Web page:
It's about time we reported back on the Barnaby Festival, which took place in Macclesfield on 18-20 June (those heady days when England were still in the World Cup and a 70-68 final tennis set was a logical impossibility).
As explained in previous posts, the Barnaby Festival is a revival of a centuries-old tradition of celebrating the feast of St Barnabas, which used to be a very big deal in Macclesfield. We got involved when the idea was a glint in the eye of a small band of local volunteers. Initially, we created a logo and a set of postcards. Later, there was the offical brochure and various banners around Macclesfield.
Our involvement was only one part of a much greater effort by the whole organising committee to create a weekend of entertainment from scratch, drawing on the time, good will and creativity of local people. It was deeply inspiring seeing the whole thing come together. But no one really knew how it would turn out until the weekend itself.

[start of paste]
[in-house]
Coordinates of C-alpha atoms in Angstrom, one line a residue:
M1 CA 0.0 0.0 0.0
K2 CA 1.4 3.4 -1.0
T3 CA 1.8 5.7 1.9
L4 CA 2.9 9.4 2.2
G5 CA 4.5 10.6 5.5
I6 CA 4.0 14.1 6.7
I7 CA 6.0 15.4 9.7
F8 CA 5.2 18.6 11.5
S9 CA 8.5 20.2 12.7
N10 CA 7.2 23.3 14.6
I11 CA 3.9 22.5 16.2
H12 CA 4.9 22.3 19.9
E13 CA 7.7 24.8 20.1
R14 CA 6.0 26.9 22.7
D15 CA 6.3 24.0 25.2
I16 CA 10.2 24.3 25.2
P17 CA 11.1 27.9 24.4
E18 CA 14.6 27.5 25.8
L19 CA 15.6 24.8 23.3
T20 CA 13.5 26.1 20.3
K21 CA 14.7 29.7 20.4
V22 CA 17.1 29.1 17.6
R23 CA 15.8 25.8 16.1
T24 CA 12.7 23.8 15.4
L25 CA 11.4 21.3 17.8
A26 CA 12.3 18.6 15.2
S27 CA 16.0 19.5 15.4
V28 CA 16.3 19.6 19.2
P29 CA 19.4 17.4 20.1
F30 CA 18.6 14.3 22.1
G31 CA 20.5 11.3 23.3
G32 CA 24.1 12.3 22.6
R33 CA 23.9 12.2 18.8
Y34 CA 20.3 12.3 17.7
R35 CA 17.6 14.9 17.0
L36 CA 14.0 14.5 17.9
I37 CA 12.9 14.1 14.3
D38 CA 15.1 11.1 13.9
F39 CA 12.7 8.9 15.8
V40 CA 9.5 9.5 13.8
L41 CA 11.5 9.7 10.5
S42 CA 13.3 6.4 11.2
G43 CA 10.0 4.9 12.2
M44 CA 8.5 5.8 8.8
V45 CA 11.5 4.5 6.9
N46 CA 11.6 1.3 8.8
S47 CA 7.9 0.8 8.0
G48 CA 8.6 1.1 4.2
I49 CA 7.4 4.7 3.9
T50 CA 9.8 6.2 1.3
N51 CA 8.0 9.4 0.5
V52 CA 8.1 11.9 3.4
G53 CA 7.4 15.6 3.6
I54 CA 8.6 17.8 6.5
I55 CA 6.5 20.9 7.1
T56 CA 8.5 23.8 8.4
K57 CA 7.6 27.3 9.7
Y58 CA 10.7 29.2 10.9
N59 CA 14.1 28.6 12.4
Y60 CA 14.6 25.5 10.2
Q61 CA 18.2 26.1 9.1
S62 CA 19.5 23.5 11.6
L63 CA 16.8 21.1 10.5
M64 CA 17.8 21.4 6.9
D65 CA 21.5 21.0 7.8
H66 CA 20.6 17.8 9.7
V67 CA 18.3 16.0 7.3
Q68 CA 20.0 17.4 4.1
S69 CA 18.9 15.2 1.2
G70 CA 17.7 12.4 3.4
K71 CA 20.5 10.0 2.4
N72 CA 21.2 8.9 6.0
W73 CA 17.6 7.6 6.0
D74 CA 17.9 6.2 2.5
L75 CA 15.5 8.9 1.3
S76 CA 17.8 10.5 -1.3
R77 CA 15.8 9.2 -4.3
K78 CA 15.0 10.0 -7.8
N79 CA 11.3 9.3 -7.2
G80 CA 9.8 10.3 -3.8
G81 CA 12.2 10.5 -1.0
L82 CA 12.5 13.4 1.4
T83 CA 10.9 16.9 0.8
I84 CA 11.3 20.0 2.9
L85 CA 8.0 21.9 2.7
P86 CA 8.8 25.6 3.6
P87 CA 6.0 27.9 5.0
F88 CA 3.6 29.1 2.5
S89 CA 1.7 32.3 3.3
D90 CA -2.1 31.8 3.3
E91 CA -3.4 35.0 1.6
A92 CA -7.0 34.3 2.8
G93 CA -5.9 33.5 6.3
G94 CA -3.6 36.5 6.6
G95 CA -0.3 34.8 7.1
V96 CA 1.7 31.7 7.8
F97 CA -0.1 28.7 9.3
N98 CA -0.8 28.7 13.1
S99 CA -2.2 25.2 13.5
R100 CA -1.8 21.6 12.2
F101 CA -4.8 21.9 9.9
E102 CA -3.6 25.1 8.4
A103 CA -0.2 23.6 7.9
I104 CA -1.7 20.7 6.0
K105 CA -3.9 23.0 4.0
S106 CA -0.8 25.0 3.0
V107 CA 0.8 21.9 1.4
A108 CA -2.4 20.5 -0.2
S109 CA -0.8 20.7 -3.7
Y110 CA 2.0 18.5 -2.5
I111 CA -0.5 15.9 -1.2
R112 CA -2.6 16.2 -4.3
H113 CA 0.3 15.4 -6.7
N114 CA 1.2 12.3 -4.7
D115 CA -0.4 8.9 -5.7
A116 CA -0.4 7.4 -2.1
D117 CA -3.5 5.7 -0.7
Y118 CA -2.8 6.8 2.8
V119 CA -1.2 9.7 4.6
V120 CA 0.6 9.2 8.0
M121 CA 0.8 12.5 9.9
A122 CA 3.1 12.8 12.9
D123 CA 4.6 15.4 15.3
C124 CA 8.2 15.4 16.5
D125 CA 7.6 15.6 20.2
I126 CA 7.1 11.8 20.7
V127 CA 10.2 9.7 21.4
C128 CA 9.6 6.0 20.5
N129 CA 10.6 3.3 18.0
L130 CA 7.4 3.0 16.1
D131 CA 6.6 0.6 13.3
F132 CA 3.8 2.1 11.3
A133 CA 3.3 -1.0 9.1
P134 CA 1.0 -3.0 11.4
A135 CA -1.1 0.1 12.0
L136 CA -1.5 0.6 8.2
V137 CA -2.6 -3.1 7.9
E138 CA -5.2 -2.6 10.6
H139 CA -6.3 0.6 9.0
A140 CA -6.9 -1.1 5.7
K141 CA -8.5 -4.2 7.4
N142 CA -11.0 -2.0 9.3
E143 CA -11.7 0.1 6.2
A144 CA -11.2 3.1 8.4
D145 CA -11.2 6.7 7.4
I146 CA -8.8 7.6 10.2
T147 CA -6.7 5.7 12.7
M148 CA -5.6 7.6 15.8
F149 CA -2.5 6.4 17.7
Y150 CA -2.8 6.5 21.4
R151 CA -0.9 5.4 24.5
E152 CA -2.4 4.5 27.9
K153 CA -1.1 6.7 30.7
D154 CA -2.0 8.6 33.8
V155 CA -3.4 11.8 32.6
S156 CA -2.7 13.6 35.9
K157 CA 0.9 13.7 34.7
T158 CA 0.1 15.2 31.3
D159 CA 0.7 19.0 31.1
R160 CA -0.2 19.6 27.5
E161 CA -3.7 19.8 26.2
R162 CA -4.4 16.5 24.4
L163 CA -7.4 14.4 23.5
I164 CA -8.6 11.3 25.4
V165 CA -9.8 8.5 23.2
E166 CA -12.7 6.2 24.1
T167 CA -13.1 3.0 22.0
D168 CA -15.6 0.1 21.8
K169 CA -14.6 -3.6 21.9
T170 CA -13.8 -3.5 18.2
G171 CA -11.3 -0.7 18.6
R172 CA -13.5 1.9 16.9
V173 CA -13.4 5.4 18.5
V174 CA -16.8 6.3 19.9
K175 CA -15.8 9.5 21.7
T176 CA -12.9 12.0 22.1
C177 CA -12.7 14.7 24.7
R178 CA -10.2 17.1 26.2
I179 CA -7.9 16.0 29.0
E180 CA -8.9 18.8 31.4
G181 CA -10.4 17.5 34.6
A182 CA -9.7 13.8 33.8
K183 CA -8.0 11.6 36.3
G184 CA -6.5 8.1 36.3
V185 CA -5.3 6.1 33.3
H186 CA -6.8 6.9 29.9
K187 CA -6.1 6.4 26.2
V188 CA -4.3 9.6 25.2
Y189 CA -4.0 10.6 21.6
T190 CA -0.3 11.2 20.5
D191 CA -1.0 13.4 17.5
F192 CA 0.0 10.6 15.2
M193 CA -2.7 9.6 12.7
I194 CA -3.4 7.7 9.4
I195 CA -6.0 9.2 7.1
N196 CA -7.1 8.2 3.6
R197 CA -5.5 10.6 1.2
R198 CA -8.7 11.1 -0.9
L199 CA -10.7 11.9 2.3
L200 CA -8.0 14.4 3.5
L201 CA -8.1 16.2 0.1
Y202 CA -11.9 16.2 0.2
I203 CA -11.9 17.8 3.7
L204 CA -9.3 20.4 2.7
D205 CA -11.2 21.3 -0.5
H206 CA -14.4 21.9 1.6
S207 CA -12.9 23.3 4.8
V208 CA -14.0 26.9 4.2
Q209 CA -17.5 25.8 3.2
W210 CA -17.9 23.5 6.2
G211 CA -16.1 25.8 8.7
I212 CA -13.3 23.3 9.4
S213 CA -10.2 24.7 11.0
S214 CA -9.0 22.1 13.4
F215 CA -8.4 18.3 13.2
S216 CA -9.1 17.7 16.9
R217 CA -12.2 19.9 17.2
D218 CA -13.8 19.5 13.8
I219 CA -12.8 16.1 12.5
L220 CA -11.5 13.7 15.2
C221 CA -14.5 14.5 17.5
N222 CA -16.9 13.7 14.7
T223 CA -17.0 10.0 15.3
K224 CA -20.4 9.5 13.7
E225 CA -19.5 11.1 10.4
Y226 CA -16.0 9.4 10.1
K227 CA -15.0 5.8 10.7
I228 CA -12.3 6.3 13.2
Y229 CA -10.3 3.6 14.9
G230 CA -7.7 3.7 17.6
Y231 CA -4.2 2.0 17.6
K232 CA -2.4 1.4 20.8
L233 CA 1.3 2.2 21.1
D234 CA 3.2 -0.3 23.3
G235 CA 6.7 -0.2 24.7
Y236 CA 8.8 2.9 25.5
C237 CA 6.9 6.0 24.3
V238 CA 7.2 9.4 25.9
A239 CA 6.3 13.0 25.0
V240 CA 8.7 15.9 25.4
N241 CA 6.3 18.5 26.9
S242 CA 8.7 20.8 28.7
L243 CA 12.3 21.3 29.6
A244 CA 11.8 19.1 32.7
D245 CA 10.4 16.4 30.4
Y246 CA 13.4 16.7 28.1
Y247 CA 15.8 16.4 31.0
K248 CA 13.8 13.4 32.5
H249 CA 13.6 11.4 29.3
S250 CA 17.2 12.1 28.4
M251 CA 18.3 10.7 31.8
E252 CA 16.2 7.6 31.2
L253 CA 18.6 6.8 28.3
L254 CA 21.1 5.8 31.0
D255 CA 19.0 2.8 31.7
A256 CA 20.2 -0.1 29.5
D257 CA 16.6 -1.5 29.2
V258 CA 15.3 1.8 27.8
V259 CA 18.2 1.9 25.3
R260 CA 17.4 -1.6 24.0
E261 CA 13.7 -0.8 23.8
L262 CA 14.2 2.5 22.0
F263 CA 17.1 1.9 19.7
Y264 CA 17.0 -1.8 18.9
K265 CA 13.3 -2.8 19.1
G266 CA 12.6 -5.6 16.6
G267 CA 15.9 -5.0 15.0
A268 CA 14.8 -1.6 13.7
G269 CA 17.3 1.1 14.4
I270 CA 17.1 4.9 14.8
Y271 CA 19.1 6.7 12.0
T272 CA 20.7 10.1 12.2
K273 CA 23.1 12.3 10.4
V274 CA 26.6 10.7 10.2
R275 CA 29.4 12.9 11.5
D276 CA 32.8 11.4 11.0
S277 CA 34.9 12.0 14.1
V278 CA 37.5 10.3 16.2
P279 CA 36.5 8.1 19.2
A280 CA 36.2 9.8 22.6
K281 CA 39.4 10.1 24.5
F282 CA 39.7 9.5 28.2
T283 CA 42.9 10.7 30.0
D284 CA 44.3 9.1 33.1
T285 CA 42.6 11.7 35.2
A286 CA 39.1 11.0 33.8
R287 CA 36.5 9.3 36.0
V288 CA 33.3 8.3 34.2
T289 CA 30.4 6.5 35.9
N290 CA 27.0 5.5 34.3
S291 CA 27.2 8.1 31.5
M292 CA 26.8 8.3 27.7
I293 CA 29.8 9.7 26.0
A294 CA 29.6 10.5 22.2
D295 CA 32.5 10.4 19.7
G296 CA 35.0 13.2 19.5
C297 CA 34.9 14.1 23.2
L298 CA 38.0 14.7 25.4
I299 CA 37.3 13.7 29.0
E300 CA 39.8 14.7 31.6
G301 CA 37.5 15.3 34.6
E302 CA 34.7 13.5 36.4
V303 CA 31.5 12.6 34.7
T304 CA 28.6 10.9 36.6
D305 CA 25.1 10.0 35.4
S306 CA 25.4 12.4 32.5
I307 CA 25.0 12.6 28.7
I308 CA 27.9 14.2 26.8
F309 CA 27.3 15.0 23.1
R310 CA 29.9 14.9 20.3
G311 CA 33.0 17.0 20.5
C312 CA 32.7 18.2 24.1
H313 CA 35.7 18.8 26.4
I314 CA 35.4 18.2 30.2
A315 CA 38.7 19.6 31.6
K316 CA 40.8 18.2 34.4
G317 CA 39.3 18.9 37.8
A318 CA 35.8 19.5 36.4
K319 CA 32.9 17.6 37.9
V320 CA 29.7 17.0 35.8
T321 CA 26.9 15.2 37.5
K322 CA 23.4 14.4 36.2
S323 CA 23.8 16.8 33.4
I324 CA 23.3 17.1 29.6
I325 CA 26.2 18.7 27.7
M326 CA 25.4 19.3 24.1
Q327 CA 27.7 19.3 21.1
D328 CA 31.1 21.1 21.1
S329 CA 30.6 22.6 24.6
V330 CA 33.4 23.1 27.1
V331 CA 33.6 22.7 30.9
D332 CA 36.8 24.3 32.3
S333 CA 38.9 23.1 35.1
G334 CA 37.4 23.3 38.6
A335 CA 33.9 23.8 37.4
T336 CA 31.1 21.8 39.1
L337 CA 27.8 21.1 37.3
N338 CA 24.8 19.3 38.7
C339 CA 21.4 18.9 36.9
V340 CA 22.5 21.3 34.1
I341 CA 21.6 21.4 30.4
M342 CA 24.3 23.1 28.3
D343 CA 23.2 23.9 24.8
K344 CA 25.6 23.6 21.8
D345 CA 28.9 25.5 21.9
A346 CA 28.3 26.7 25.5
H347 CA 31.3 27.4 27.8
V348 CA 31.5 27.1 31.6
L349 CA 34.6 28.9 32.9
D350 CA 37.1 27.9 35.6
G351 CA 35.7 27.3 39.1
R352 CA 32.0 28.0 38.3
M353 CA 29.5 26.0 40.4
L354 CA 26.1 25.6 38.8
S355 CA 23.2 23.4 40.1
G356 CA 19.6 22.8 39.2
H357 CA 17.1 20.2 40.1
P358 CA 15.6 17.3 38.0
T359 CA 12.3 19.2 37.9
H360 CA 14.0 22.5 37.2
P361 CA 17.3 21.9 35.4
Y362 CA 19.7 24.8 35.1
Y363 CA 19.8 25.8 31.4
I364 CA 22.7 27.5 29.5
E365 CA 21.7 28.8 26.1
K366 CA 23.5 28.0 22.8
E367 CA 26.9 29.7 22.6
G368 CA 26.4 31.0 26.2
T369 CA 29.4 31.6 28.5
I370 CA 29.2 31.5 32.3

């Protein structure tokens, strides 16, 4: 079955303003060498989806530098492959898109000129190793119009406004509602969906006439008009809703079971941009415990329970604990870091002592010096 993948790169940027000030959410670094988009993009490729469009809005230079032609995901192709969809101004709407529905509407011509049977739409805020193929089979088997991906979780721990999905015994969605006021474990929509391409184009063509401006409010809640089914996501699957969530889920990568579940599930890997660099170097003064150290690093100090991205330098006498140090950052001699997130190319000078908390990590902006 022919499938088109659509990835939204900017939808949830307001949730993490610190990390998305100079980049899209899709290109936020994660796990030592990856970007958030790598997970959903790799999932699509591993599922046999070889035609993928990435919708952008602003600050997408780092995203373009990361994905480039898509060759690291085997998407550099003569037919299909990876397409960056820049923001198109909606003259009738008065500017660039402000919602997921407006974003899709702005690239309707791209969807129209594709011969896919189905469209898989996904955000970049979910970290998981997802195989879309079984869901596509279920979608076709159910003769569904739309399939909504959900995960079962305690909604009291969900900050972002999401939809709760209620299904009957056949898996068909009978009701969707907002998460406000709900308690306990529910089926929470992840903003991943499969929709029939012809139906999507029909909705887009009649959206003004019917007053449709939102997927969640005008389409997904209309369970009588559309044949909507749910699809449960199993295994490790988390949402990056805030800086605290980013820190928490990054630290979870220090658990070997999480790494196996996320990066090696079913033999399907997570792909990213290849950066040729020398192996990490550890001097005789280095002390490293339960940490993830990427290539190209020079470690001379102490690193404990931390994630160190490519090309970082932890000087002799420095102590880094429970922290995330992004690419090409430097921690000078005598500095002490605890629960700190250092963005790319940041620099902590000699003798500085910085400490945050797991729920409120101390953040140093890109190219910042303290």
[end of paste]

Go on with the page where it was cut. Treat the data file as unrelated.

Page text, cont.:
Happily, it was a huge and heartening success.
Hundreds of people lined the streets for the Barnaby parade, creating the kind of scenes that Macclesfield hasn't seen in decades. (Street parades are great – there should be more of them.)
For us, it was particularly nice to see how the brand and identity became public property, used and reinterpreted in different ways. Local shops were encouraged to decorate their windows in line with the Barnaby theme, so we had the rare privilege of Marks & Spencer recreating one of our postcards:
Good work, M&S.
Elsewhere, there were some nice wooden signs to mark out the various venues on the Visual Arts trail:
And the town was filled with silk flags and handmade bunting in the Barnaby colours:
But the biggest honour of all was for our Barnaby poem to be set to music by local legend Tim Woodhouse. For those who don't know, Tim Woodhouse is Macclesfield's answer to John Shuttleworth, and possibly the most majestically brooding vocal presence to emerge from Macclesfield since Ian Curtis. His previous work includes There is a little room above the sandwich shop and Verity Stokes' Knitting. This is what he did with the Barnaby verse: